We all know the real reason why major football championships are not one year apart but two. It is because it takes that long for the fans to get over the disappointment of the last one.

Eleven months simply wouldn’t be nearly long enough, but the good news is, two years is enough for the scars to heal, and we are always raring to go.

You know when the time to the first kick off is getting close. When you go to your local supermarket the beer is the cheapest it’s been since Christmas and they are stocked up to the ceiling. The main supermarkets Sainsburys  Asda and Morrisons clearly on the side of England to do well, they would be gutted to see them go out at the group stage. Electrical Stores always sell the latest and largest TV’s in huge numbers before a competition. With a new TV you can get £10 cash back for every goal your team scores. I don’t expect extra time penalties are included though. Gone however seem to be the pairs of red and white St George’s flags that we all used to fly on our cars.

At the peak of the flag historian I always used to think what on earth would overseas visitors make of it all, the country has gone completely football crazy. But what a fabulous show of passion and support that used to display.

There are some changes to this year’s Euro 2016 tournament which really should mean that the six seeded teams all qualify. A bold statement perhaps, but the increase of final teams to 24 means we will only lose EIGHT teams in the group stages to make up a Round of 16. The top two teams and the four best 3rd place teams will go forward. I find it hard to believe that France, Germany, England, Belgium, Spain and Portugal won’t manage that. It would also be hard to discount Italy from Group C of course. In previous years there were two of the higher ranked teams in each group and two qualified. That thankfully has all changed.

Given that the top six (or seven) do qualify then the fun really begins. It is very difficult indeed to split the rest. In Group D for instance, Spain are with Czech Republic Turkey and Croatia, now anyone that can predict 2nd 3rd and 4th in that group will do really well. It honestly could be any order, and that kind of scenario is replicated in most of the groups. Quite possible that the team ranked 4th, Croatia in this example, could finish in 3rd or above and qualify.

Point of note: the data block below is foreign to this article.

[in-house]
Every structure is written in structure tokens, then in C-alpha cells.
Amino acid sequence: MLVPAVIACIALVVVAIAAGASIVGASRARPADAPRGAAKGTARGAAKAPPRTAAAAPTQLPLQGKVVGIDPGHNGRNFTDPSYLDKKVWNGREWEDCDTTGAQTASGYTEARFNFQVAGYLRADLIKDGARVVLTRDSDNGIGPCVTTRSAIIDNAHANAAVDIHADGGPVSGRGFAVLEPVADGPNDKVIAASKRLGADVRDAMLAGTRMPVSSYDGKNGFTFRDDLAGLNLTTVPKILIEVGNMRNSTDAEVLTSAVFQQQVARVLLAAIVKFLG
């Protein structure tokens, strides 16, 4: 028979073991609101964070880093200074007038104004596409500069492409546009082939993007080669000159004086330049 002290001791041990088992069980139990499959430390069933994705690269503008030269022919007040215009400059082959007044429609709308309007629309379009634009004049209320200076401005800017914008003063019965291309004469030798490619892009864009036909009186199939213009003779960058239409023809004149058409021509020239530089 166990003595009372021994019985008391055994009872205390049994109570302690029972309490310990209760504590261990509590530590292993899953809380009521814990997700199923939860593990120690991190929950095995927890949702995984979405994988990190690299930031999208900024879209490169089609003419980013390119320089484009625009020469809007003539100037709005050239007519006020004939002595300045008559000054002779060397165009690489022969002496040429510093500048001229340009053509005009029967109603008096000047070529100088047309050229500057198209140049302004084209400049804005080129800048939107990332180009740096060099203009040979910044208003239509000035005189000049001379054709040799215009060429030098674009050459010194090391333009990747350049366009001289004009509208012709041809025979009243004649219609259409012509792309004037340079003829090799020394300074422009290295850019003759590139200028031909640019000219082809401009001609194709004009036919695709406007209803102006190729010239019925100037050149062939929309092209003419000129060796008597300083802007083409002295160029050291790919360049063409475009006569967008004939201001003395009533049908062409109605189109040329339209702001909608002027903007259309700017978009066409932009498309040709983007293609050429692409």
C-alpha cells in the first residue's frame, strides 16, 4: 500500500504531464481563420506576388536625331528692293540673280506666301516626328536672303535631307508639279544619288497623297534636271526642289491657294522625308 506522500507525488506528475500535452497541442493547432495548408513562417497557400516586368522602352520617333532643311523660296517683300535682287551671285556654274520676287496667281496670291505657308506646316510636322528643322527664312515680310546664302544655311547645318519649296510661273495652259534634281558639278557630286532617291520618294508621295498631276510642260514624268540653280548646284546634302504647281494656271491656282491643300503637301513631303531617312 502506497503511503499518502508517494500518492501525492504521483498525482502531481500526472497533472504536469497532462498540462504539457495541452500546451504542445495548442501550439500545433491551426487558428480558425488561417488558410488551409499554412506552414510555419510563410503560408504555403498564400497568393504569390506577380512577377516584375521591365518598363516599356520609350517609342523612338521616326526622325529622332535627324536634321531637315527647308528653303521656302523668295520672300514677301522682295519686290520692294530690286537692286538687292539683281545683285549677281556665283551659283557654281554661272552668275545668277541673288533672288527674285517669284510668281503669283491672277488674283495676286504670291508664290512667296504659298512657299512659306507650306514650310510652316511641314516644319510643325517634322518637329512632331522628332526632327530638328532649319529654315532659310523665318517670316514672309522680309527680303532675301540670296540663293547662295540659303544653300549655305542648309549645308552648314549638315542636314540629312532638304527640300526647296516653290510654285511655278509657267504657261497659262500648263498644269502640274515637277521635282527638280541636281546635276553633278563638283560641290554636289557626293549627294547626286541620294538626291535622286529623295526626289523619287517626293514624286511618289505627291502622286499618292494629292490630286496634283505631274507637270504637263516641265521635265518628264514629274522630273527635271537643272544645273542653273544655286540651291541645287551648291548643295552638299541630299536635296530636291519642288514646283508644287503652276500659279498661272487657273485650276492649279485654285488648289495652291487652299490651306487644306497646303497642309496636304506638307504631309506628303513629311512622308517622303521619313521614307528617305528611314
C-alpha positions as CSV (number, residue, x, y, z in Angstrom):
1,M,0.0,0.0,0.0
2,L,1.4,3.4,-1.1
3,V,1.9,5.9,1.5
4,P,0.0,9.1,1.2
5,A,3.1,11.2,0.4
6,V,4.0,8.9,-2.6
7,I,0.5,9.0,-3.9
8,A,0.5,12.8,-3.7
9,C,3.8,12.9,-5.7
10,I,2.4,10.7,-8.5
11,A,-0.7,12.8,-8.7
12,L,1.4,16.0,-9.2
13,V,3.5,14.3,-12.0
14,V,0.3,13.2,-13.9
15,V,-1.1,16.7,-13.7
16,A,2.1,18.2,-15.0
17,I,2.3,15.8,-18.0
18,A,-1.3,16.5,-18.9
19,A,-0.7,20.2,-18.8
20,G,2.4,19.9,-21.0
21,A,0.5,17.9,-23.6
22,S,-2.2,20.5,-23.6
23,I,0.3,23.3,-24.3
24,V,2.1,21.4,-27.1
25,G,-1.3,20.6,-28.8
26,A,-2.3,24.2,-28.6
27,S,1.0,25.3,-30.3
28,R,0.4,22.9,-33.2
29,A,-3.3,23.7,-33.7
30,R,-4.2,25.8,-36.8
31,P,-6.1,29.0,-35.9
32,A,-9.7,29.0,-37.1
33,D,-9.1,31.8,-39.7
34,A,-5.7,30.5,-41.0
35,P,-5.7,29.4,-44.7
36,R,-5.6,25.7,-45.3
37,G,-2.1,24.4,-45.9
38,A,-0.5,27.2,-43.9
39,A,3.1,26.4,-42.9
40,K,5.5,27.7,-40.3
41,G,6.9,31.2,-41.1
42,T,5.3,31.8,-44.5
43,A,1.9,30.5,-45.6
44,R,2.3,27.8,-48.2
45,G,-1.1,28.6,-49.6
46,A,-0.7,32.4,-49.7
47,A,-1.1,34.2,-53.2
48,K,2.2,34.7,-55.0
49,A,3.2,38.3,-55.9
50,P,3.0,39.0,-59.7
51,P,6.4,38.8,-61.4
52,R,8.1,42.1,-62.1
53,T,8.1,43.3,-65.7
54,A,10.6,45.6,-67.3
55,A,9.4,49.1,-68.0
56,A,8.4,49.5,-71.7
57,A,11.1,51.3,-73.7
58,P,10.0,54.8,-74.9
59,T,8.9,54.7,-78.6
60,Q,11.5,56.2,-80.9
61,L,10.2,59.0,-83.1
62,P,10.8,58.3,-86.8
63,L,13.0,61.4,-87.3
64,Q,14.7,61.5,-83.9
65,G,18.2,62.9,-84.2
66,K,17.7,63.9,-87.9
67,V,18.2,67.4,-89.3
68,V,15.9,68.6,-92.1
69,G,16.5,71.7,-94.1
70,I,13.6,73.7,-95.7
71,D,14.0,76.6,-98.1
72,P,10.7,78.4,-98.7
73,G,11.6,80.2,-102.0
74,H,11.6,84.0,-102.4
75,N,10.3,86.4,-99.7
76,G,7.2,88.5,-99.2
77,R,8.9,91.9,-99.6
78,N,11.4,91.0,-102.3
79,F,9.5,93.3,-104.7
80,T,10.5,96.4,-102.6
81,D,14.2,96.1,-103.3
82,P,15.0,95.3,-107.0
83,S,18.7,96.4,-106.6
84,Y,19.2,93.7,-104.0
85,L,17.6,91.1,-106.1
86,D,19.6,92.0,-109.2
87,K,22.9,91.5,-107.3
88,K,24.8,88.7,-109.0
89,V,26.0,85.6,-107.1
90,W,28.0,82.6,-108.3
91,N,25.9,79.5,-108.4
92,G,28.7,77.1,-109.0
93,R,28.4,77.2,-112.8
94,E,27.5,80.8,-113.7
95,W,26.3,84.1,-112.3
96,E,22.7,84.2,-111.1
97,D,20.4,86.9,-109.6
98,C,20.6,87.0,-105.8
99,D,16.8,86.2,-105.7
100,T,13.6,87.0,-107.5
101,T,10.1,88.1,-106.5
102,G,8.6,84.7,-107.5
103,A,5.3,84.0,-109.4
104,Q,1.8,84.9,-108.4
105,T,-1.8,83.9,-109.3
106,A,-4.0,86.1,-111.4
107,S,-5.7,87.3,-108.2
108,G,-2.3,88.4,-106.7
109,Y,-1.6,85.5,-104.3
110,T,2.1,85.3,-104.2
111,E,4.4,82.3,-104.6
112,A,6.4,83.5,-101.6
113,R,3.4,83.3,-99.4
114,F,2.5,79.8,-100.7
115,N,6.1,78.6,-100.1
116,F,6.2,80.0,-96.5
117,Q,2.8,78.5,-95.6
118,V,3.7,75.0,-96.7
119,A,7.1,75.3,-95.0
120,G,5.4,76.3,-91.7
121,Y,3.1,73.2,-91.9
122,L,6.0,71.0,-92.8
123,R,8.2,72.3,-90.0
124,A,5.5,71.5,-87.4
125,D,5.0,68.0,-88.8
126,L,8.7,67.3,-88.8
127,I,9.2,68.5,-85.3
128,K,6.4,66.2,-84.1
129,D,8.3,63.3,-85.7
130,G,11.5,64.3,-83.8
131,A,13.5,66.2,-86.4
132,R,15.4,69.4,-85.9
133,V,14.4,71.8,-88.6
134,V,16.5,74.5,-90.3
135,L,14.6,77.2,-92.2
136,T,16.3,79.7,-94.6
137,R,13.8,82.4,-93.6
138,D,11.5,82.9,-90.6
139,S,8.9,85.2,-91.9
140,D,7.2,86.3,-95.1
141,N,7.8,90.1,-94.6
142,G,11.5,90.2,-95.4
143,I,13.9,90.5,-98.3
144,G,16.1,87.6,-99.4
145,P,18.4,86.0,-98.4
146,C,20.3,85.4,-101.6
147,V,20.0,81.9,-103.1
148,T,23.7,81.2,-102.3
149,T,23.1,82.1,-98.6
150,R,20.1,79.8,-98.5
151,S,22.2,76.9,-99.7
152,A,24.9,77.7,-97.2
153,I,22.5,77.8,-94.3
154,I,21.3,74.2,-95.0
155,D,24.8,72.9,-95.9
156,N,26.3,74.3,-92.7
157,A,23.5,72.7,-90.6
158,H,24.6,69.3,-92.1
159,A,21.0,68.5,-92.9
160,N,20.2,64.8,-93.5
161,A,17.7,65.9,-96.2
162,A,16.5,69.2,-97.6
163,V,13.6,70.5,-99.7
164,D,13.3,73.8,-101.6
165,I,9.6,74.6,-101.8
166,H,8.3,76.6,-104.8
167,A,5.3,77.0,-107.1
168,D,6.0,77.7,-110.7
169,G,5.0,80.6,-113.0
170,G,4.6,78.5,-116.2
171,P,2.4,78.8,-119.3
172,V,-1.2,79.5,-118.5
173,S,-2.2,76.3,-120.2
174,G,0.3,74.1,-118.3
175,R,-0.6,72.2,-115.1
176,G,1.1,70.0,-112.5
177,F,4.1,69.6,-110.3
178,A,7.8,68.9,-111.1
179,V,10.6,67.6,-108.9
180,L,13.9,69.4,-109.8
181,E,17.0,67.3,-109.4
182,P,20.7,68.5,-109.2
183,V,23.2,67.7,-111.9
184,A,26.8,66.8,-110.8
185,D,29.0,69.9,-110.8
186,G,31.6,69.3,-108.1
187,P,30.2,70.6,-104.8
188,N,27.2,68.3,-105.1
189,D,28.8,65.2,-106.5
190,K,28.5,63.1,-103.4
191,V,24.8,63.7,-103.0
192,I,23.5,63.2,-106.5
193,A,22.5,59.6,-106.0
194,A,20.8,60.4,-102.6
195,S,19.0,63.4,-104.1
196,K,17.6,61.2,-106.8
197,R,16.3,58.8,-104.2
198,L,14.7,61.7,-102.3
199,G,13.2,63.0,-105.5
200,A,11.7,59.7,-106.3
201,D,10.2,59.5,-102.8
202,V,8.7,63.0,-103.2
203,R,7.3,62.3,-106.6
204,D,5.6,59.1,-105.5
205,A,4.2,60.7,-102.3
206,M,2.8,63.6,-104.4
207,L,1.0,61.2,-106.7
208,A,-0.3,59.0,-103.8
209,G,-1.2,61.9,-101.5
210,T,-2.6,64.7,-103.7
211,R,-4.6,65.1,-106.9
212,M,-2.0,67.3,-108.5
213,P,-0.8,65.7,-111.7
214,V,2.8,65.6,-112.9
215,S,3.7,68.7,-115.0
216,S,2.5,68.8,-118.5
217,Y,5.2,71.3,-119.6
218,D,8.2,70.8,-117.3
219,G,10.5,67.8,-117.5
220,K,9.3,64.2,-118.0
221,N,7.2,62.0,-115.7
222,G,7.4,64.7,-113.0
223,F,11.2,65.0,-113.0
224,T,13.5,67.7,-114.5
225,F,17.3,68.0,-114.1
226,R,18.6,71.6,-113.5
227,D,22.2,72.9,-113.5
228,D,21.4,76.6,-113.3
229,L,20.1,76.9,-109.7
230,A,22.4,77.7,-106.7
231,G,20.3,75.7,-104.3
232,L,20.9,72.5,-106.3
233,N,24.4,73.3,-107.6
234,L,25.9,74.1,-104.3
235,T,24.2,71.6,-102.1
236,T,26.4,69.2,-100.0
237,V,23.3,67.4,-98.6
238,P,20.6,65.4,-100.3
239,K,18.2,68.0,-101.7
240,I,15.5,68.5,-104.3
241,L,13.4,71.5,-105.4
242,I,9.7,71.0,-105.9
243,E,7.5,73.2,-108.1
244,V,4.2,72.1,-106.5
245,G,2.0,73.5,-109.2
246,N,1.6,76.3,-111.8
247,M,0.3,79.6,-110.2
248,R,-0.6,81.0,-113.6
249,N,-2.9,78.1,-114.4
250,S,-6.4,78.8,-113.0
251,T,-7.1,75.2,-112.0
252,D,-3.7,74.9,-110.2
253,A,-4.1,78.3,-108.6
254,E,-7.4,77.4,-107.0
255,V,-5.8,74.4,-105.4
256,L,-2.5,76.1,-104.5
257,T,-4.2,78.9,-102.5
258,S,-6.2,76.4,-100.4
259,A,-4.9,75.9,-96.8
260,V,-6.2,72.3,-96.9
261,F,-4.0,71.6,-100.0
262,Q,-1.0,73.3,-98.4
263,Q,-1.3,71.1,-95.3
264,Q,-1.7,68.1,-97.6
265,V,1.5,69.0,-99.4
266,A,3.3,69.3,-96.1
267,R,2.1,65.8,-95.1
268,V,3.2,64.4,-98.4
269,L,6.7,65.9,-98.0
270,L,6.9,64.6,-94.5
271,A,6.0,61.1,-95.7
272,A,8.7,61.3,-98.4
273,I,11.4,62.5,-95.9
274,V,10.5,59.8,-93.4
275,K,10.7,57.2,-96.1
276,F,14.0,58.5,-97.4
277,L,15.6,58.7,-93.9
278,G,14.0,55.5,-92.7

This new set up also means that the final group games that are always played at the same time will ALL count. There will be no “dead rubber game” which is pretty clever I think.  It is also even more important to top the group, because getting paired in the round of 16 with a 3rd place team has to be on paper at least, the way to go. I add on paper, because although this sounds simple, it won’t be that easy it never is.

England play Russia Wales and Slovakia and really not qualifying given the above information would be an absolute disaster of massive proportions and I doubt if Roy would survive that. I think England fans would take two wins and a draw as being the minimum. The bookies have made England a really very short 1/10 on to qualify out of Group B and also short favourites to win it.

England winning Group B would see them play the 3rd place team in Group A C or D So a completely impossible prediction to make. If England did win the group they would not know who they play in the round of 16 until Group D is completed on 21st June. If they finished runner up, then they would play the runner up in Group F The advantages of winning the group are there, they always are, and that must be the aim.

France are 3/1 favourites as hosts, we don’t have that much form to go on they have won three friendlies recently against Netherlands Russia and Cameroon, but significantly they conceded two goals in all of those games as well. I also quickly add they did beat Scotland 3-0 in a very late fixture just six days before the opening game. After France it’s Germany 4/1 Spain 5/1 and England 8/1. With Belgium 11/1 and Italy a massive 18/1 and Portugal huge at 20/1 Others Wales 66/1 Rep Ireland 100/1 Northern Ireland 250/1

What about our squad of players, well for me my main player has to Wayne Rooney he is the playmaker, captain and has the most experience. He will agree he has been disappointing in previous tournaments, but he has the chance here to take Group B apart. Roy Hodgson has already come out and said Rooney will be the first name on his team sheet, so love him or hate him, he will be starting. The defence has been solid over the past two years if you look at those results, it seems like he will start with Smalling and Cahill with Stones waiting his turn.

Roy’s problems are however in midfield. He has to first make his mind up on the formation. 4-3-3 or the much talked about diamond 4-2-3-1 which will mean Kane will play up front on his own. Dele Alii looks like starting but I do worry about his temper he has to keep that in check, I am not convinced he can. I always seem to pick him on Premier Punt when he gets booked, which was quite often. Some very stupid ones that could have been avoided.